July 21, 2009

Photo of the Week: July 21, 2009

HOW I GOT THE SHOT: Some years ago, health food proponents tried to promote carob as an alternative to chocolate. From a nutritional standpoint, carob may in fact out-duel chocolate, but I never fell for this gastronomical ruse and stood by my favorite sweet. It wasn't until years later that I encountered my first carob tree, which is native to Israel and grows widely in the warm, Mediterranean climate. This particular tree sits upon the rocky plateau of Mount Arbel in the Galilee, growing alone among the rocks and a few grassy weeds. It is known simply as "The Carob Tree," with a short trail by the same name leading to it from the parking lot.

Summer is a difficult season to photograph in any locale, but especially in two-season climates where months without rain leave the landscape dusty and parched. I arrived late in the afternoon looking for a broad shot of the Kinneret from atop Mt. Arbel's lofty cliffs, but found this shot the moment I walked past the tree and looked back toward the setting sun. I positioned myself so the bottom set of rocks, aglow with afternoon light, formed a triangle at the base of the photo. The lines forming the two sides of this triangle combine with its peak to lead the viewer straight to the subject and also form two additional triangles whose peaks all meet at the base of the tree.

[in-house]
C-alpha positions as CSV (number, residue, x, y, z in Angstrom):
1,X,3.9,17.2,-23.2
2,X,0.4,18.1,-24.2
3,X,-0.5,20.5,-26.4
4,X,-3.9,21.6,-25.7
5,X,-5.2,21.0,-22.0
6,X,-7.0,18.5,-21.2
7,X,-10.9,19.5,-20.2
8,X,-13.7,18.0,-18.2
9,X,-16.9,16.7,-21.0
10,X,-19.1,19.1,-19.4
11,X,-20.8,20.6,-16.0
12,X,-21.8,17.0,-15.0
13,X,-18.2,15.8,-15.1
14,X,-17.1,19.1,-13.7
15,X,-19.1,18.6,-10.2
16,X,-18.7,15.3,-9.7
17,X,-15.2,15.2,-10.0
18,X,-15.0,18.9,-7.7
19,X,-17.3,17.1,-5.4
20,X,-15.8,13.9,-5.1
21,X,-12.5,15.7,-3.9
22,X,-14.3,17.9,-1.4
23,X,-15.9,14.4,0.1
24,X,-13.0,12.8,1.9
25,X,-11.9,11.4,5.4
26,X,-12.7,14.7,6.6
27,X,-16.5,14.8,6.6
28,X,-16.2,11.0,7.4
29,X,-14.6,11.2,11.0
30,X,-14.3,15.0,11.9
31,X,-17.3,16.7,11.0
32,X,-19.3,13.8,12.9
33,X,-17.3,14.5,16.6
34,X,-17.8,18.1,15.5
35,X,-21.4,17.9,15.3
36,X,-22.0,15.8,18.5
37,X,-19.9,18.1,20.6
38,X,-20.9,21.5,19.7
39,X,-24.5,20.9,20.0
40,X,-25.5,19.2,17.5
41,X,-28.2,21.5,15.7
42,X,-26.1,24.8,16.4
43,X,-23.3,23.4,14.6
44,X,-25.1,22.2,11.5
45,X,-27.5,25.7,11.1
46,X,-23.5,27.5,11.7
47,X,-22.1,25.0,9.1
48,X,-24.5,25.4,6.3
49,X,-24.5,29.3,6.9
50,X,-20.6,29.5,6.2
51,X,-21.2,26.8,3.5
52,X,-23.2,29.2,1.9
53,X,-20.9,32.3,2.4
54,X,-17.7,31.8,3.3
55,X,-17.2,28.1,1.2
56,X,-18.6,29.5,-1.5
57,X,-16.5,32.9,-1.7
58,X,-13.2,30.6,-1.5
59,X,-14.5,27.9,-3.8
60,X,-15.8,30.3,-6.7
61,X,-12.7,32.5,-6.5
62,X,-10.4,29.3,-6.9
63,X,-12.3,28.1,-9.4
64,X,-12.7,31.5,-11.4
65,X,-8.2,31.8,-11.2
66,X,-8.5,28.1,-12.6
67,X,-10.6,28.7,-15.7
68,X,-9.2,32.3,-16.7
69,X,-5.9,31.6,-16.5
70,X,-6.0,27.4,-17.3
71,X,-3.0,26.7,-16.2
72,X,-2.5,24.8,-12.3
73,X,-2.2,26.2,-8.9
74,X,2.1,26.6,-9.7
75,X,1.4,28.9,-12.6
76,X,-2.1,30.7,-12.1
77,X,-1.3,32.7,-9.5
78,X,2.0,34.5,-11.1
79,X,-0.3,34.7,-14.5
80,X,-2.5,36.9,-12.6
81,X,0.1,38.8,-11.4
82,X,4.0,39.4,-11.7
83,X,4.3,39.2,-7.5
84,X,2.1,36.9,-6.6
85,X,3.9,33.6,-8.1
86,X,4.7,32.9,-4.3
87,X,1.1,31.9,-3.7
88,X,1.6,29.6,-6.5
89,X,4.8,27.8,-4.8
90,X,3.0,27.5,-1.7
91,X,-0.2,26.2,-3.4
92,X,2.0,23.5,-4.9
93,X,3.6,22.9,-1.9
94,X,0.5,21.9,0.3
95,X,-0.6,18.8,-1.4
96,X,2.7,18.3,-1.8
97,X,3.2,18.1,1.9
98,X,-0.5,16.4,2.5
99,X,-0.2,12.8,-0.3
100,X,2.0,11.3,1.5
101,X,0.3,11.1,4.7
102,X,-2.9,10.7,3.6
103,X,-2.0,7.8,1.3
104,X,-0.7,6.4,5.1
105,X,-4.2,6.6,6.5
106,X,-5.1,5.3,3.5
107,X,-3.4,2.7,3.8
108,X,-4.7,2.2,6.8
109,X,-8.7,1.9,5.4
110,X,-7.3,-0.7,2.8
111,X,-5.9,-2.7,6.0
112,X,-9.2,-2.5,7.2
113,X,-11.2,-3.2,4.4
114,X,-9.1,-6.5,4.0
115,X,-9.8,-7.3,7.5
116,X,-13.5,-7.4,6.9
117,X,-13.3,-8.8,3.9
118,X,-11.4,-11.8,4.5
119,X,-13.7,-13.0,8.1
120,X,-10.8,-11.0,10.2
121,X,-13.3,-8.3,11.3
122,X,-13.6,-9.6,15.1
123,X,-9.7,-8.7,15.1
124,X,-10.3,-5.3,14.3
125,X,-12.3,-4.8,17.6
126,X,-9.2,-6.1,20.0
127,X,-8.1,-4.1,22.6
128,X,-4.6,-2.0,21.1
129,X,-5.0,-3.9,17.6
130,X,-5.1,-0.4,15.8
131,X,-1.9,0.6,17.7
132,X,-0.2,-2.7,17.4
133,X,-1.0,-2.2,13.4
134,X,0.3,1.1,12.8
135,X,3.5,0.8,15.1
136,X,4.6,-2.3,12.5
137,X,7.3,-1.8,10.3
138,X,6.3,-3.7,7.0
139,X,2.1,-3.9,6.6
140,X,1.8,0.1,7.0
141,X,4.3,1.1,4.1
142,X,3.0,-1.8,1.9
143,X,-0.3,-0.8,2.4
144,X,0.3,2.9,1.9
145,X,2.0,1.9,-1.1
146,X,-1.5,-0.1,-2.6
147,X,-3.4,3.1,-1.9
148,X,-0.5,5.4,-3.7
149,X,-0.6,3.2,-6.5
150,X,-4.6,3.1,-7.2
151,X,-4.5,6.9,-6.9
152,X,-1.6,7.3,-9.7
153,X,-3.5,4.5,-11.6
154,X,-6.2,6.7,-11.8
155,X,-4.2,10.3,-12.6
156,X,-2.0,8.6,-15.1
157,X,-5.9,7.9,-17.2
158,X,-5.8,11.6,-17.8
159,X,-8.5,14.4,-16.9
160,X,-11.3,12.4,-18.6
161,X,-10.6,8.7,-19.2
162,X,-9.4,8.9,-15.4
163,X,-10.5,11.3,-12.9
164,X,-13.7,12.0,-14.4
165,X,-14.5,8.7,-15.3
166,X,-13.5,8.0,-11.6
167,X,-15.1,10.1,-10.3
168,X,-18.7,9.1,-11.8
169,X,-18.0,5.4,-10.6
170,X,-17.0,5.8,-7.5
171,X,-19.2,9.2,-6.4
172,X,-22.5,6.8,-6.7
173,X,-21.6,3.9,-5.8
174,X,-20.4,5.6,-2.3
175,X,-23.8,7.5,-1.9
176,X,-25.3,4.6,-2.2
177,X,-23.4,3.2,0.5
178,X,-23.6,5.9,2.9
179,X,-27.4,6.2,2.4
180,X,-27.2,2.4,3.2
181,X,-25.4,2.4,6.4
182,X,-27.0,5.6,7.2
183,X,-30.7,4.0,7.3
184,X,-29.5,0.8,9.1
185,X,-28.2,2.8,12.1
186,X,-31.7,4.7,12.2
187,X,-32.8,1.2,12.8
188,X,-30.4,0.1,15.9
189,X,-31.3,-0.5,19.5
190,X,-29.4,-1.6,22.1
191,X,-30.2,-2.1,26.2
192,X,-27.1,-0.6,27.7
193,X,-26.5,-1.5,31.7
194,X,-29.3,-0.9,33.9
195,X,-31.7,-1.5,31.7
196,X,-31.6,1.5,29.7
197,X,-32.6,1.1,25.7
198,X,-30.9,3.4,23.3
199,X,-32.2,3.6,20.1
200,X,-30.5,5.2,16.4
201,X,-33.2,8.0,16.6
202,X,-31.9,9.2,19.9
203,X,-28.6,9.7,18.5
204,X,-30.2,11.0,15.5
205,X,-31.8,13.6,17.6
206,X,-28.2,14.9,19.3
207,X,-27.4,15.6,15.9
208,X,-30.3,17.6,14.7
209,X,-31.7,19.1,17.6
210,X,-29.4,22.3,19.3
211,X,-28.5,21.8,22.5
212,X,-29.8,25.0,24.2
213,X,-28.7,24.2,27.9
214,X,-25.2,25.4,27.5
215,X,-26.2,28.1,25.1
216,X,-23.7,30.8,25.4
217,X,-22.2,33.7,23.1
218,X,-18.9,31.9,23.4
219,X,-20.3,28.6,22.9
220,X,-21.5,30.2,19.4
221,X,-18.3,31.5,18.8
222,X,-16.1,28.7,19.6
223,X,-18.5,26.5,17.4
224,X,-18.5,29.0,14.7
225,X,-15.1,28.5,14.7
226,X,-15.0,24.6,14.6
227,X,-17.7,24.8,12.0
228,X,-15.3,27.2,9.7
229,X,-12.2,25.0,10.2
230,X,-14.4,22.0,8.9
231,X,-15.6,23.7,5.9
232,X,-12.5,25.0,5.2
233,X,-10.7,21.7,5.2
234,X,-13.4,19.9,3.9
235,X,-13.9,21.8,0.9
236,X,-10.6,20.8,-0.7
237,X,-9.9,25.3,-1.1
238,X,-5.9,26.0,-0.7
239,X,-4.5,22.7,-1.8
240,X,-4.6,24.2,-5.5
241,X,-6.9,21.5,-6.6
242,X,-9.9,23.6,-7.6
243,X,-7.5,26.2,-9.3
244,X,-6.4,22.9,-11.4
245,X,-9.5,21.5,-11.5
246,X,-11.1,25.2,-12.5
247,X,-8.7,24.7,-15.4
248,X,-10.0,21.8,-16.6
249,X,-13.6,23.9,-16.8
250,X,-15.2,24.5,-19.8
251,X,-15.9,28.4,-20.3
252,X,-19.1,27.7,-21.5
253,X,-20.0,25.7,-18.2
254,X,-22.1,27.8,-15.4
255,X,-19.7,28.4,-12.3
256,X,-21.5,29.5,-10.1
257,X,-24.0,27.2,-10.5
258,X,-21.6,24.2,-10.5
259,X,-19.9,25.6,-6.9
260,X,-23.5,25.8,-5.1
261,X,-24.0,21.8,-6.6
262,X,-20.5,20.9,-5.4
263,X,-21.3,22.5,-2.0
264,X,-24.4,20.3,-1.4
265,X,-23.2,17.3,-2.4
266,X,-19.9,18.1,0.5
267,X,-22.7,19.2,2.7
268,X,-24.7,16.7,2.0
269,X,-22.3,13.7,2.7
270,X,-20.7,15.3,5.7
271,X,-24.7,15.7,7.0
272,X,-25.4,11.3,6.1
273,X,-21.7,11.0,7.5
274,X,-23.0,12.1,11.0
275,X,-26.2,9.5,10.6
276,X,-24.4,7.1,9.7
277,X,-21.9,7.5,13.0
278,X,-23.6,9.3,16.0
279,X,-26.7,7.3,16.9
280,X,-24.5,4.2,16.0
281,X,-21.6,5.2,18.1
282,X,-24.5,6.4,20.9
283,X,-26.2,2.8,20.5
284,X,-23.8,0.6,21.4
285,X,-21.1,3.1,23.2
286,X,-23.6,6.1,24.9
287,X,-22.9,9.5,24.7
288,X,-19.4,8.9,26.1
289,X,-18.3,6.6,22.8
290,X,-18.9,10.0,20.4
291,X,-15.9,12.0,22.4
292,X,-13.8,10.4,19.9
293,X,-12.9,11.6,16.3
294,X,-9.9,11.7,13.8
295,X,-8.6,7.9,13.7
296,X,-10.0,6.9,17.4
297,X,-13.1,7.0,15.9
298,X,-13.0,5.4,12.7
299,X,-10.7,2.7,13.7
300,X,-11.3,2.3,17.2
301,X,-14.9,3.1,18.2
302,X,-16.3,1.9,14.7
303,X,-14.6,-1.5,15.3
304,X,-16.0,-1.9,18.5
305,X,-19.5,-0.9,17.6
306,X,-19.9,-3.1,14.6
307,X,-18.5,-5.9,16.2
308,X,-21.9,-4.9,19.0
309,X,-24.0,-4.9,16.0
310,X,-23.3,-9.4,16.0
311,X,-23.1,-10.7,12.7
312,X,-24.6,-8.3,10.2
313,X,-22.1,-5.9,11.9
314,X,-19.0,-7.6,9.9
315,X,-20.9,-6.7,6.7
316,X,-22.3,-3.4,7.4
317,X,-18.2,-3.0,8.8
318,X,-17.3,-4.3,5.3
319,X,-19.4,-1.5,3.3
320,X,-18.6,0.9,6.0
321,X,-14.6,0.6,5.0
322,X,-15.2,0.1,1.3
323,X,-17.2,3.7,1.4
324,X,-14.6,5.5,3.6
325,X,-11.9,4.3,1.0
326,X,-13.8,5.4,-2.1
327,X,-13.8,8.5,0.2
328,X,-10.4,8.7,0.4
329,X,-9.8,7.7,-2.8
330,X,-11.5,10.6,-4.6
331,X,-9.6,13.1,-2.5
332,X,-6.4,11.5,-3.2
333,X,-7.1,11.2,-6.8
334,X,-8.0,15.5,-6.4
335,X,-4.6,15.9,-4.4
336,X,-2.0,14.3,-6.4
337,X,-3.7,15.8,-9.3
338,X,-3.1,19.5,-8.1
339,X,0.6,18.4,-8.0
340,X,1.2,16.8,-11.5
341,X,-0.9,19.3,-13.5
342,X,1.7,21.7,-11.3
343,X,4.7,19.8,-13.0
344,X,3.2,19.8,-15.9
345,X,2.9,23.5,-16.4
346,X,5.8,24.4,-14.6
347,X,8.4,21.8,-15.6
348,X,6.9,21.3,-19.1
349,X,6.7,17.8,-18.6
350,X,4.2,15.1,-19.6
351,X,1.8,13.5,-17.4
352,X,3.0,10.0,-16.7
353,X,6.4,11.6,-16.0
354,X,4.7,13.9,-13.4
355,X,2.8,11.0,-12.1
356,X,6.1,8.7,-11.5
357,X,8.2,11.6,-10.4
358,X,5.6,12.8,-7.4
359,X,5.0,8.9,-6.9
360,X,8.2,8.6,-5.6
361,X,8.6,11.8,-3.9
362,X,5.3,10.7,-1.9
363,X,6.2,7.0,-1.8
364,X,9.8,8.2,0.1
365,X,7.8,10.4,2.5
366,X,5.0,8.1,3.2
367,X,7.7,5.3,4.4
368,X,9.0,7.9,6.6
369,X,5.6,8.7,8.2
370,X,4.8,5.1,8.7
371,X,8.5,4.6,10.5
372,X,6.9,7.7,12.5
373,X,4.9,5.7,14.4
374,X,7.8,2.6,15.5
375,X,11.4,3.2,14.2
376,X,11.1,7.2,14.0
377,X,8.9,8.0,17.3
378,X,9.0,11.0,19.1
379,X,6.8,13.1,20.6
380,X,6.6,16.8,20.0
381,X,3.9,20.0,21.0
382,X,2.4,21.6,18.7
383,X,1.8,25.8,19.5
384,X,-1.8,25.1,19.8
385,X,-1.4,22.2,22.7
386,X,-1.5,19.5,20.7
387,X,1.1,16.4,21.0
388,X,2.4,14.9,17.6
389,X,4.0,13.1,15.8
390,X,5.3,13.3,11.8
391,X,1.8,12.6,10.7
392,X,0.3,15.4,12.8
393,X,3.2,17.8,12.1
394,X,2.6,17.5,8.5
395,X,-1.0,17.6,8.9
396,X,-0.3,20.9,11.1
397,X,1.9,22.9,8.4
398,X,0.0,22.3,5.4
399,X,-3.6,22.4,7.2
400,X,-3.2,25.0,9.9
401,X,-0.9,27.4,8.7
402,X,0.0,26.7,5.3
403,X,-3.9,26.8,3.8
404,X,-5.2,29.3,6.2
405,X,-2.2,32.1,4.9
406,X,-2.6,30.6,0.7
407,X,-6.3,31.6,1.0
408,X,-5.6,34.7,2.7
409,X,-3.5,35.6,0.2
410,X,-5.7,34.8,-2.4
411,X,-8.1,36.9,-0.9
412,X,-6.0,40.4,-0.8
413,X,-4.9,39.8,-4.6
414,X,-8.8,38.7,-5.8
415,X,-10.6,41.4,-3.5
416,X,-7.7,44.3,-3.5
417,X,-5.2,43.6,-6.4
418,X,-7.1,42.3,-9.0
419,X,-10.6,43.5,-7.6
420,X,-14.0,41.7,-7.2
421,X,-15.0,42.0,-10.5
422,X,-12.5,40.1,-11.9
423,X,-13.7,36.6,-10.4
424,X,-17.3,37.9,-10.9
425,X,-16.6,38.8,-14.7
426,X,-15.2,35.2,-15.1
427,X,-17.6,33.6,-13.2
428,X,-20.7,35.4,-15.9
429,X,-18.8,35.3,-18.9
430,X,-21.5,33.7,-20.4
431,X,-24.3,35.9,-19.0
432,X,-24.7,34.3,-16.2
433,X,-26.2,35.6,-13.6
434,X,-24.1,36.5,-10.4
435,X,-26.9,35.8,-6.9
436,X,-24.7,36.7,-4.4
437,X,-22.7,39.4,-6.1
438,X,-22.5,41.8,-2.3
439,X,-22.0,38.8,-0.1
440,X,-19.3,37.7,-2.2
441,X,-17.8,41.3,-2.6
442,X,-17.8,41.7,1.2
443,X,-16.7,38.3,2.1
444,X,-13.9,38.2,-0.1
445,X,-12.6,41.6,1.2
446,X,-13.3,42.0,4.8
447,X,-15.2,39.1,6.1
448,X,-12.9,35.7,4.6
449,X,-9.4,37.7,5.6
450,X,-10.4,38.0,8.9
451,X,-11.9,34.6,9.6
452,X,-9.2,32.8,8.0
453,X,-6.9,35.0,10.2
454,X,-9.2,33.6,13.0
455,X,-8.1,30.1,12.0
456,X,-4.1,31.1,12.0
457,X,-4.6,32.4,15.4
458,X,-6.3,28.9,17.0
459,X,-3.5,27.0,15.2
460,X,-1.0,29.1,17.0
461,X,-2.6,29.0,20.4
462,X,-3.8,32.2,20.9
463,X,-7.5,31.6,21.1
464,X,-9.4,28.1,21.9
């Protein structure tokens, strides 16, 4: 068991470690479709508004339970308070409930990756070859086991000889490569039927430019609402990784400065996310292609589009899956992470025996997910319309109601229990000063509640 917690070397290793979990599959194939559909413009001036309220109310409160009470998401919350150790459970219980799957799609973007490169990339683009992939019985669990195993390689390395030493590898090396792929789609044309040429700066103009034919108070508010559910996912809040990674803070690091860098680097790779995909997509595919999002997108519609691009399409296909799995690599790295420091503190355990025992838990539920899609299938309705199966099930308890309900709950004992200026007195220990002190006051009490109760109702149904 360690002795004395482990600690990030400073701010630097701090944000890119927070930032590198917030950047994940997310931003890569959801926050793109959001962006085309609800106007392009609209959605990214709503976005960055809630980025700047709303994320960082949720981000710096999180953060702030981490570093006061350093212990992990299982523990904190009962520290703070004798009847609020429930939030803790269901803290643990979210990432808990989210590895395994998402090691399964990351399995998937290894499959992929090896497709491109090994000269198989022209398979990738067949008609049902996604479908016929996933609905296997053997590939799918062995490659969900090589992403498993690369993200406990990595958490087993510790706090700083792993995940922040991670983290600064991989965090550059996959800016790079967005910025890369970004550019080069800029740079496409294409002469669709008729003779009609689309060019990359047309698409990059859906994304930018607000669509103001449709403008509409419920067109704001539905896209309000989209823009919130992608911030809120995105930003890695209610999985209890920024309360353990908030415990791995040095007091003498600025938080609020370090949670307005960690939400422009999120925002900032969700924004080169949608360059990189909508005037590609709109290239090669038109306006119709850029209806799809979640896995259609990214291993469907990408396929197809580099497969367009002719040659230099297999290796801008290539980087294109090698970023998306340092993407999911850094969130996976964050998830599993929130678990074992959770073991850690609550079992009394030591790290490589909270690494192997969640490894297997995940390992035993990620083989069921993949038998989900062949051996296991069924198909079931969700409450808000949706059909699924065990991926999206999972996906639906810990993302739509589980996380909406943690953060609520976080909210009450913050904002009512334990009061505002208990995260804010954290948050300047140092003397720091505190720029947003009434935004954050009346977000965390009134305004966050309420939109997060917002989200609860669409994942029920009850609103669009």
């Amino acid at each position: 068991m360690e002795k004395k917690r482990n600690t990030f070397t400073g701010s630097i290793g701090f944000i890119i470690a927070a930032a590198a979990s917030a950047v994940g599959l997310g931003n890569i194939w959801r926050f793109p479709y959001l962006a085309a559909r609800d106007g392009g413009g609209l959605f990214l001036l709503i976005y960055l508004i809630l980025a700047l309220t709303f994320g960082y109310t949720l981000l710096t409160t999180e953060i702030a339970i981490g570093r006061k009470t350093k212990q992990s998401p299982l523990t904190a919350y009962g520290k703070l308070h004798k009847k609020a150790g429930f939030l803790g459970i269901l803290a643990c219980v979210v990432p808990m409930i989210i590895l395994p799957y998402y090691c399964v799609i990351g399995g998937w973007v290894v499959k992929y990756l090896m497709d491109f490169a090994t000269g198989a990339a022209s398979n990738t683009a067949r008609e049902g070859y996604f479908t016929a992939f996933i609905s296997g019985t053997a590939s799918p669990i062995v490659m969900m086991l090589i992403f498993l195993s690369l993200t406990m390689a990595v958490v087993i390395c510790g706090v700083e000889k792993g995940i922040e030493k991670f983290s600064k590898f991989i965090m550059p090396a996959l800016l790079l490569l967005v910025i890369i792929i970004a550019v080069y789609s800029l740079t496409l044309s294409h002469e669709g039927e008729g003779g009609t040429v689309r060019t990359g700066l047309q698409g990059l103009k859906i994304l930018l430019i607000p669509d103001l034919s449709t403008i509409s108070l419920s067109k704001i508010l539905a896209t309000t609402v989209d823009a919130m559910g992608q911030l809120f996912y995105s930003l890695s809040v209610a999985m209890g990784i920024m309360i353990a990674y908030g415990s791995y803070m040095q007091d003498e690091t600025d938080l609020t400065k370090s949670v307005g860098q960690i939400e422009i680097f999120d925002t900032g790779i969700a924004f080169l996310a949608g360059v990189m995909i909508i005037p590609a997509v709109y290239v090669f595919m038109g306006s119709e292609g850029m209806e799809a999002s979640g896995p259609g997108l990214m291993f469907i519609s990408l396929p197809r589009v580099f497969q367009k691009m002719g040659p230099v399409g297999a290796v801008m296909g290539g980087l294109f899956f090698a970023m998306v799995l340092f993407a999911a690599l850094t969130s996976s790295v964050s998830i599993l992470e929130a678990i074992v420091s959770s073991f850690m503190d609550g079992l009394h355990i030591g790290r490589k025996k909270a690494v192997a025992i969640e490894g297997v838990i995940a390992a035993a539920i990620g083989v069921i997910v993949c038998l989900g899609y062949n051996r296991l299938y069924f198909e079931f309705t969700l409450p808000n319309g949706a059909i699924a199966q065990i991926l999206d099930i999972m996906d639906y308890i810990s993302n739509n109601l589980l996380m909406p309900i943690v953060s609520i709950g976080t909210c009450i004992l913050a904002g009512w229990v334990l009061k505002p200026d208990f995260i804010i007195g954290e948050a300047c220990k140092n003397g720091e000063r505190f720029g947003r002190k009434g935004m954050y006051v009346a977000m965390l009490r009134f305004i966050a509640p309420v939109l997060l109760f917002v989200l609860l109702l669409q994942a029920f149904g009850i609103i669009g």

Even though I was shooting directly into the sun, I managed to avoid what would have been a formless silhouette of the tree's crown, which is lit by the light reflecting off the rocks. I may not appreciate the carob fruit, but I do admire this tree's ability to take root and thrive in such an austere location.